Bryce Gernand is the Middle School Pastor at Jackson First Church of the Nazarene in Jackson, MI where he has served for eight years.



You may have seen a youth group that has just settled. The students know what is coming next in program, you have not done anything new in five years, there is a lot of insider talk going on and any new people that want to come to youth group find themselves left out. You have probably played the same games every four months, the lessons seem to be oddly similar week to week, and praise and worship has become stale. I have been to a couple of them and I find my heart breaking for what more their could be.

I have worked in some very different places as I have served as a paid youth worker. Sometimes the community of youth workers did amazing ministry that inspired me to go far and above what I thought was good enough for youth ministry. Other times, I have served in an area where the youth workers did just enough to look good and get their pay check. The organization I am working with now, Club Beyond, does not settle for good enough.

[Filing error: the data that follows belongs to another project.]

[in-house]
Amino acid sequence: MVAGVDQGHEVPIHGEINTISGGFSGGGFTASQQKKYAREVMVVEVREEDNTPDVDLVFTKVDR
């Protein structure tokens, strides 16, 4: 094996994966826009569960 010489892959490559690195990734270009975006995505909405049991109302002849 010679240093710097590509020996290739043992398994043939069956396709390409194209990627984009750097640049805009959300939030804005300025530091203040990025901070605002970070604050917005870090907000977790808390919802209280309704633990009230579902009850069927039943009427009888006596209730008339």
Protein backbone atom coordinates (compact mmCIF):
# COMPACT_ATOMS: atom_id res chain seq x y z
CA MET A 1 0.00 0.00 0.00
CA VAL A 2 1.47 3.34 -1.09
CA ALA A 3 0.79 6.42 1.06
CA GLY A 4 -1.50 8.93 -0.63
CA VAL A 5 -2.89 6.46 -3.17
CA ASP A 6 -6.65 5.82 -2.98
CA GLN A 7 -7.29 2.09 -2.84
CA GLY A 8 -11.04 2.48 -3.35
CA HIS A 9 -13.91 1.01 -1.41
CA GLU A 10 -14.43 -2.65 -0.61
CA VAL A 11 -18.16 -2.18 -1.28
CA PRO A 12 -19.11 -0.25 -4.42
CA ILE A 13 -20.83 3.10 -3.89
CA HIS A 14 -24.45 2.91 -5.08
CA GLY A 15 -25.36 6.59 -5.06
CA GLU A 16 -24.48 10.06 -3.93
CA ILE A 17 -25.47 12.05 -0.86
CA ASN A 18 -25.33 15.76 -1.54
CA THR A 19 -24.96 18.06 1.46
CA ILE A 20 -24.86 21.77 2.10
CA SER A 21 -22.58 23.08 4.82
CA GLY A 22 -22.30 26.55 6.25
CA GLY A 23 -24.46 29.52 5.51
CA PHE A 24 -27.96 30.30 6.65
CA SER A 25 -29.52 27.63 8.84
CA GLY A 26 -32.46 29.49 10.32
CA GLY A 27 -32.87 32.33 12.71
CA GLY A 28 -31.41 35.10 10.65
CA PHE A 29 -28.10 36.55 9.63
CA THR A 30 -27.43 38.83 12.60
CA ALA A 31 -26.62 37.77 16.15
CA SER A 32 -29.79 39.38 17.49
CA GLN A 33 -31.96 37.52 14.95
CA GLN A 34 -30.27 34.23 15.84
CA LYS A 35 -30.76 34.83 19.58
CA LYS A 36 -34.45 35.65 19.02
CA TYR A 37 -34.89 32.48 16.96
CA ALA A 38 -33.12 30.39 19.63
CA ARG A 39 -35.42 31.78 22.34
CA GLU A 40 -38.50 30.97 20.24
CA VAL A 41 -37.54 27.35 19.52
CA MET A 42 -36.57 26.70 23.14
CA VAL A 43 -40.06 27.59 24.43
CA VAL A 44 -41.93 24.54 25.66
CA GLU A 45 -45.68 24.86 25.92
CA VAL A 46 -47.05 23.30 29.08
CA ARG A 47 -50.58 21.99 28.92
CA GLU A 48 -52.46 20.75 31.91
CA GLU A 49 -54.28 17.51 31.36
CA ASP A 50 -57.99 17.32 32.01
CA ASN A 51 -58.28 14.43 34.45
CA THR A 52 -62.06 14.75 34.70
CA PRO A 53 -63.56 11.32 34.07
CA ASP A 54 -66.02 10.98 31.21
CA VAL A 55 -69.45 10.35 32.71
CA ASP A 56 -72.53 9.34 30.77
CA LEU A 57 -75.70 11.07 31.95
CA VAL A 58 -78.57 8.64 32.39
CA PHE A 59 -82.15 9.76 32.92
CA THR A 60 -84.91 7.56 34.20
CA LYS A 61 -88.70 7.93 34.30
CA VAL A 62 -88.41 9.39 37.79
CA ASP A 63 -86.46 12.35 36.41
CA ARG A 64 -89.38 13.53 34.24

We do youth ministry in chapels on military bases which means we have high expectations for being great in ministry. Traditions can be a great thing, but if not navigated well, you can fall into a youth ministry rut.

So is your youth ministry settling for good enough? Take this quick survey:

  1. What is the state of the spiritual formation of your students?
  2. Has your youth group format changed at all in three months?
  3. Do your students ask the tough questions and do you address those questions at some point?
  4. Are you excited the day of your meeting or think more about what is going to happen afterwards?
  5. Have your teenagers, volunteers, parents, and yourself been challenged at all in the last four meetings?

These might not be fun questions to answer, but for your students to thrive at youth group, you need to provide a ministry that is thriving too.

Jeremy Smith is a 26-year old youth pastor at the Air Force Academy chapel, working for Club Beyond, and attending Denver Seminary for his Master”s of Arts in Counseling Ministries. He has been involved in Youth for Christ for eight years — check out his blog at Seventy8Productions.

Life Outside the Church

Josh Griffin —  January 5, 2012 — 1 Comment

We eat, sleep and drink youth ministry.

Every once in a while I (Kurt) will have somebody say to me something like, “Youth ministry is my life…I don’t know what I’d do without it!” To which I want to reply something like, “Gosh…I am so sorry to hear that!”